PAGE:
By George Harvey
As the Canadian multinational giant Enbridge seeks to push natural gas, including trying to push it to Green Mountain Power in Vermont, it is time for everyone involved to take a hard look at the numbers. I am including not just citizens and legislators when I say that. I mean EVERYBODY. That includes not just the directors of utilities, but Enbridge itself, its board of directors, its investors, and anyone who might be tempted to loan it money.
I believe natural gas is what some people term a dead man walking. And the numbers show this clearly.
The wholesale cost of electricity generated by natural gas ranges upward from $41 to $74 per megawatt-hour (MWh), according to Lazard’s Levelized Cost of Energy Analysis – Version 12.0, the company’s latest release, which appeared late last year. We could compare that with the $36 to $46/MWh from solar arrays or the $29 to $56 for windpower. We could make that comparison, but if we do we should bear in mind that the cost of electricity from solar and wind has gone down in the last year, while the cost of electricity from natural gas has not.
And for those who love to chant, “The sun doesn’t always shine and the wind doesn’t always shine,” I have an answer that is good news to everyone but those in the fossil fuels or nuclear industries. While Lazard puts the cost of electricity from natural gas peaking plants at $152 to $206/MWh, the cost of energy from batteries is just a very small fraction of that.
Recently, the city of Los Angeles has negotiated a deal to buy 7% of its electricity from a plant that combines solar photovoltaics and batteries. The cost of the solar electricity is $19.97/MWh, and the cost of electricity from battery storage is $13/MWh. That is less than 50% of what natural gas would deliver for the straight electricity, and less than 15% of the cost of peaking plants.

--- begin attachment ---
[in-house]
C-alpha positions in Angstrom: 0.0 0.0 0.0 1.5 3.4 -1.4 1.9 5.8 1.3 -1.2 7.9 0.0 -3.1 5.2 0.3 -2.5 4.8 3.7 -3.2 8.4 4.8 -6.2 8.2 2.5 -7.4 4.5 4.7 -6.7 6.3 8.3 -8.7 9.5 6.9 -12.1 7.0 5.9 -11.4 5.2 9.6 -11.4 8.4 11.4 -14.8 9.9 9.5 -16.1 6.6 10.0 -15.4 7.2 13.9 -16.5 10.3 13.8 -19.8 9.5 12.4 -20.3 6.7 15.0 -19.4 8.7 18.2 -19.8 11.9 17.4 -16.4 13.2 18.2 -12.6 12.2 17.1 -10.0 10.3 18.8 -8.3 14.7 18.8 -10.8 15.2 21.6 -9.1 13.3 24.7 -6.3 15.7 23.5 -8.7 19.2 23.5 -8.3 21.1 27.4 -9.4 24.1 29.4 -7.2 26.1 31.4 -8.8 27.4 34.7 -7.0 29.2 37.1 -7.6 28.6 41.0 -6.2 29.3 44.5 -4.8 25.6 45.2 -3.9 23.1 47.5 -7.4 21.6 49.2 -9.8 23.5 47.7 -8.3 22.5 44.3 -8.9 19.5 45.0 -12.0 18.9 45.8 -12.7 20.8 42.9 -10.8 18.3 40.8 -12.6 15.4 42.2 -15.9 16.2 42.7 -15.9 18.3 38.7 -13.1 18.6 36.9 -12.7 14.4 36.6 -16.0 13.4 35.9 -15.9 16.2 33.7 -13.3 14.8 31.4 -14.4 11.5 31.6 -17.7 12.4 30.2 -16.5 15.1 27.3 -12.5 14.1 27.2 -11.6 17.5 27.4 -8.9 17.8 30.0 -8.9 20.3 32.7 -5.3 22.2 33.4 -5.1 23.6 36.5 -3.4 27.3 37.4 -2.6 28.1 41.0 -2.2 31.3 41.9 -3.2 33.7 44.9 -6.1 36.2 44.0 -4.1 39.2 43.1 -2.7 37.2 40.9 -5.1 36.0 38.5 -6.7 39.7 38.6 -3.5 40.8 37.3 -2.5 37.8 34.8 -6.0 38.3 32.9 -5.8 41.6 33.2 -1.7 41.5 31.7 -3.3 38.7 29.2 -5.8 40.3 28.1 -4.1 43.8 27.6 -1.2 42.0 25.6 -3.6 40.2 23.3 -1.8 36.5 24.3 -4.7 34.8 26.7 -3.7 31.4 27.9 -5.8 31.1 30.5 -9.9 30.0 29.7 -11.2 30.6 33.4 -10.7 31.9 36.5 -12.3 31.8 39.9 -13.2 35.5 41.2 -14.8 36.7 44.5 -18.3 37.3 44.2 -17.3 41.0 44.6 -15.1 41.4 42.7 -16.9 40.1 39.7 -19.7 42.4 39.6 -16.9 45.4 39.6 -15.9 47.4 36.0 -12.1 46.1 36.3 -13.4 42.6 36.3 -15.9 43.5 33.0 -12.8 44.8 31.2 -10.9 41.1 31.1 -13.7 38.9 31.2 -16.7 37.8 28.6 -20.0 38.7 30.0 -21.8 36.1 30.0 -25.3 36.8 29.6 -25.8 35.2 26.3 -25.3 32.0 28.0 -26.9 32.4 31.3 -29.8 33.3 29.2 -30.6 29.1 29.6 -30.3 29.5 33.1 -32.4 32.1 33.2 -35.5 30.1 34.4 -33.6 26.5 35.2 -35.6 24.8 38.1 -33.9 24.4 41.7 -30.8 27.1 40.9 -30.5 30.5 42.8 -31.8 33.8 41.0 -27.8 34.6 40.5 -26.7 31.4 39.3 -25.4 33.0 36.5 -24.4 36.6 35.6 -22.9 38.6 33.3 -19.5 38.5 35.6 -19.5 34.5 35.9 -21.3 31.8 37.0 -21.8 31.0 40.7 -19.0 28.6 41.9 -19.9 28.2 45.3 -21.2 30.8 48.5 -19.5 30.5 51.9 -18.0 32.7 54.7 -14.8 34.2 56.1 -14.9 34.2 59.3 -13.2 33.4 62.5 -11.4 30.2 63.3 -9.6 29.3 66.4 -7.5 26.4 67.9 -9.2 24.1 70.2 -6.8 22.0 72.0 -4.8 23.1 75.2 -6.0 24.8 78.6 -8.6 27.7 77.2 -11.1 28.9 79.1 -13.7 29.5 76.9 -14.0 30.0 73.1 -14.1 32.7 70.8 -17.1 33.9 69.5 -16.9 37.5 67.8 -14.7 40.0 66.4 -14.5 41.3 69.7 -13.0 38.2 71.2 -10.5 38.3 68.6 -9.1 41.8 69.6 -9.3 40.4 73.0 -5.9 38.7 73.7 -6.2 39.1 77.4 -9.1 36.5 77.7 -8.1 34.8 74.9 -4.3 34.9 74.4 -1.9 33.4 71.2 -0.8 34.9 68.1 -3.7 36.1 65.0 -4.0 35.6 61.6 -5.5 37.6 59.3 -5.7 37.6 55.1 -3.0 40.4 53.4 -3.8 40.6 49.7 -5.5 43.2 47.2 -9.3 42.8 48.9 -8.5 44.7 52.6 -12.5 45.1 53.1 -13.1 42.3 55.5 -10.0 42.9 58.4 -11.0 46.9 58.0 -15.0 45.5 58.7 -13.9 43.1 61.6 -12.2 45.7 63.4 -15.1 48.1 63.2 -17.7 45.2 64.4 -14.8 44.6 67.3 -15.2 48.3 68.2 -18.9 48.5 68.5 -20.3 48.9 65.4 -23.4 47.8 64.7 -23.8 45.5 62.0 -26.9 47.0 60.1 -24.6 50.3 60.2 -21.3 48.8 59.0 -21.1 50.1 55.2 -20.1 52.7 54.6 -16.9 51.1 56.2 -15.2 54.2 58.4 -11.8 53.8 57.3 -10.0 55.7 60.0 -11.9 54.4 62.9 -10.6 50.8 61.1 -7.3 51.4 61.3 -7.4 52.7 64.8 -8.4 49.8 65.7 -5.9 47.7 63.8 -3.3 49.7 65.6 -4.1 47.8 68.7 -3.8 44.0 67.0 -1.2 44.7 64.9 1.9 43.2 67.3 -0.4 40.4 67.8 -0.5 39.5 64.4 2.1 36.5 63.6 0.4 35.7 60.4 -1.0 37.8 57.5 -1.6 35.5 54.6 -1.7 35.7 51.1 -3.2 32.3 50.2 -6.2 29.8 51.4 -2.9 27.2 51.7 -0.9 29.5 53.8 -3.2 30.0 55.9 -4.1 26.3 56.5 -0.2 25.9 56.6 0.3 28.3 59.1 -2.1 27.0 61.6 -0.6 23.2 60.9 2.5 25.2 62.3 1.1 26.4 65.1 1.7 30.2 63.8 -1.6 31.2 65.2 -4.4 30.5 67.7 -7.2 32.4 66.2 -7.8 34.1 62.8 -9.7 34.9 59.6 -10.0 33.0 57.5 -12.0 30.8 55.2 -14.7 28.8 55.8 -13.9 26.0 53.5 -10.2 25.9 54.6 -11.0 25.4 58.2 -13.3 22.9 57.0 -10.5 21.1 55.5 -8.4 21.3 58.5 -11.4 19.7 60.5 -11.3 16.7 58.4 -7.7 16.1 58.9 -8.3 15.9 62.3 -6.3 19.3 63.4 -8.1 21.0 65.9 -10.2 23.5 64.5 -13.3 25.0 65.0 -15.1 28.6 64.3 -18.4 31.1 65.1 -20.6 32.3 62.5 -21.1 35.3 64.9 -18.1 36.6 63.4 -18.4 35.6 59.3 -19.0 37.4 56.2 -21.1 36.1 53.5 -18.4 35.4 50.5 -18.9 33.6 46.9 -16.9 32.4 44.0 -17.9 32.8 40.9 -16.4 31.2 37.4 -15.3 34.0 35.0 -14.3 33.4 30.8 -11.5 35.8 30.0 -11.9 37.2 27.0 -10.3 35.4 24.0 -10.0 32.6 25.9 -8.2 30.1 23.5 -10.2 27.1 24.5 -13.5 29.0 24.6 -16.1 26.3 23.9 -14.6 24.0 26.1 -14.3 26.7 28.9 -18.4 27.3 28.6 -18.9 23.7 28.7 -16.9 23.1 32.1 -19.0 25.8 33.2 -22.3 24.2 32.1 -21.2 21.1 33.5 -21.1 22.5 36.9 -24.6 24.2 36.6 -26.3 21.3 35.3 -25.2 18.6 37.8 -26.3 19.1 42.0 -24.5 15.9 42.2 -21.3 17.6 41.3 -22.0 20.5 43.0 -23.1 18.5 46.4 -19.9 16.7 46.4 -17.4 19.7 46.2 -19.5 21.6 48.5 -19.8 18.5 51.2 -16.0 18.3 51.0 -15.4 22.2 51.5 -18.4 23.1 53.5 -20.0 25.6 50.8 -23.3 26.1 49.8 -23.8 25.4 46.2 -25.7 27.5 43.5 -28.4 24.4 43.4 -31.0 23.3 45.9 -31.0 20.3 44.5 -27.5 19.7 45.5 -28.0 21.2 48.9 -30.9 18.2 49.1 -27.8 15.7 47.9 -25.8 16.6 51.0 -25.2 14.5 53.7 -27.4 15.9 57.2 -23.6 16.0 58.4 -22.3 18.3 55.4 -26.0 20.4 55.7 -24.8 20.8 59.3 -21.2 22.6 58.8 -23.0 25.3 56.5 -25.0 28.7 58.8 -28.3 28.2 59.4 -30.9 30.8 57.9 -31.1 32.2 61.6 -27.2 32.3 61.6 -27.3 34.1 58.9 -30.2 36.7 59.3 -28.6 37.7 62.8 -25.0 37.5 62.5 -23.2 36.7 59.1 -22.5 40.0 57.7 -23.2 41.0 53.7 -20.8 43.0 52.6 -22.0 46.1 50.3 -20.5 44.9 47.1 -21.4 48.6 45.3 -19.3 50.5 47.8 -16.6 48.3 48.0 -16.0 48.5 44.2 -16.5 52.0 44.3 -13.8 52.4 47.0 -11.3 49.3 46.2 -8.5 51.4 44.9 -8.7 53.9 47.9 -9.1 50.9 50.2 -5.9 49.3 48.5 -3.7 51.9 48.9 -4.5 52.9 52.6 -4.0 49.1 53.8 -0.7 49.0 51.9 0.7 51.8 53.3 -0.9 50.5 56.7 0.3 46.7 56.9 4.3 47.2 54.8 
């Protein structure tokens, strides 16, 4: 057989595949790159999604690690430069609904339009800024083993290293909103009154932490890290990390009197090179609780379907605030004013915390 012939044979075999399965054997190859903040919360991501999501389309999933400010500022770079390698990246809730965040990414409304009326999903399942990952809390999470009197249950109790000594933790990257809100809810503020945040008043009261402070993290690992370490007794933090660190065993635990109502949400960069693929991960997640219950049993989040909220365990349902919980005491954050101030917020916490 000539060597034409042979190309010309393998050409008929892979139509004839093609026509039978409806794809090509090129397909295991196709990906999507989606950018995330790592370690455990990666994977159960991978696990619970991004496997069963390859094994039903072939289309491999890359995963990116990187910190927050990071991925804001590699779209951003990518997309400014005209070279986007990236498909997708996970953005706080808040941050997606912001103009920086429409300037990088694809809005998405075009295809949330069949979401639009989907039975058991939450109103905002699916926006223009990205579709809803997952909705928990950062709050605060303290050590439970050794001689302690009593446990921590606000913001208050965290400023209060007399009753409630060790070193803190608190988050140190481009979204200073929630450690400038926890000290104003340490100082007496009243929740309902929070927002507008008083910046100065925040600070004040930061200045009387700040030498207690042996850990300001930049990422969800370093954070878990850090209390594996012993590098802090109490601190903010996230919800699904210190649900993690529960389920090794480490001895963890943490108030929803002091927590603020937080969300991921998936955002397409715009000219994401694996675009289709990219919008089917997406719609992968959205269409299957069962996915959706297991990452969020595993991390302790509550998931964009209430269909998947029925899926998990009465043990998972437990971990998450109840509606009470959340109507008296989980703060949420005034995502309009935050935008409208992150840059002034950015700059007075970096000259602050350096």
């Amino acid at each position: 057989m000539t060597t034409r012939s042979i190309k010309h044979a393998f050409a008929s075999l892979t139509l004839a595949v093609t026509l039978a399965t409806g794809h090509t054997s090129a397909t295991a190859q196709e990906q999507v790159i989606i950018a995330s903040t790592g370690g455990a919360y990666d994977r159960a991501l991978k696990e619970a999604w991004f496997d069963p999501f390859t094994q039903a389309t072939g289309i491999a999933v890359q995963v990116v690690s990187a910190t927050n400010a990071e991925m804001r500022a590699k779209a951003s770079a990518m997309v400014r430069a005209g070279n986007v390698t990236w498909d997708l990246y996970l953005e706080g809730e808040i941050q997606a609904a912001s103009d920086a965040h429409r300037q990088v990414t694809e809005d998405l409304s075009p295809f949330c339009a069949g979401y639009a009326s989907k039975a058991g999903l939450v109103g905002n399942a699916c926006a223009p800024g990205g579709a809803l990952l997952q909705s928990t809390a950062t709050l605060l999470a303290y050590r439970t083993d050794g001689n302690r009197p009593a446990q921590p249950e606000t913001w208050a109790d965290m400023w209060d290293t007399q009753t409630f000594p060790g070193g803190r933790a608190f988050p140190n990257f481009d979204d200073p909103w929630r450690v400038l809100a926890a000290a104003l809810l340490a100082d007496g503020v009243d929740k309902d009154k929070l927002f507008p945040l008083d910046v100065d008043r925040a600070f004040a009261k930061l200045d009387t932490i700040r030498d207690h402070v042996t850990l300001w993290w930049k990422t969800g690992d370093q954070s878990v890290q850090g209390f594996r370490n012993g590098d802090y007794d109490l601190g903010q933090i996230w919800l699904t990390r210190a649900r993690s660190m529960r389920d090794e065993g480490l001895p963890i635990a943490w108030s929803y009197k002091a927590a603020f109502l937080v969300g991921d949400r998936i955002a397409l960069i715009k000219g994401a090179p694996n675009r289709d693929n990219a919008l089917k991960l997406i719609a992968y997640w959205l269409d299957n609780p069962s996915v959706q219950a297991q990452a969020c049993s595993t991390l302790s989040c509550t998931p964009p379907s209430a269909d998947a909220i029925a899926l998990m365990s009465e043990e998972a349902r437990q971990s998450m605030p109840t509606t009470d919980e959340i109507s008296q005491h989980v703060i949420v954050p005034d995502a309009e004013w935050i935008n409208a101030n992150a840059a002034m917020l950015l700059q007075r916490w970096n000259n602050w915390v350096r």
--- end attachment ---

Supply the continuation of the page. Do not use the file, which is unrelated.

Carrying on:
The numbers here are clear. Natural gas is not just being outclassed for price. It is being demolished. And a clear conclusion to draw from that is is that any money spent on natural gas, whether it is building power plants or pipelines, is money spent on what is likely to become a stranded asset. And not just soon. I mean possibly almost immediately.
It is not just cheaper to buy renewable energy and batteries than to buy energy from natural gas. It has come to the point that relatively new gas-burning plants are closing because it is cheaper to buy renewable energy than to keep the gas plants running. And while the cost of solar power is higher in Vermont than in California, it is not enough higher to excuse putting money into technology that is rapidly becoming archaic.
That is not just true for power plants. It is also true for households. It is very often cheaper to replace a gas-powered heating system with heat pumps than to keep burning gas.
In fact, the cost of renewable power is falling so low that in many parts of the world utilities are beginning to use renewable energy to produce hydrogen gas as a less-expensive alternative to natural gas.
I will caution the reader that I am not a financial adviser. I am, however, a person who spends a lot of time analyzing the news. From that perspective, I can say I am firmly convinced that the only things pushing natural gas are types of thinking that are very short sighted. Because I know there are other possible explanations, I will refrain from using the words “lunacy” and “corruption.”
By the way, the Northern Territories of Australia, with a population of less than half that of Vermont, is looking into a project to put up a 10-gigawatt solar array and 30 GWh of battery to sell power to Singapore. The electricity would flow through a cable about 2,000 miles long. Why would they do this? Because they can provide power cheaper than coal or natural gas. And when you think of the fossil fuels available in Indonesia, which lies between the two end points, that is saying something. The world is changing fast.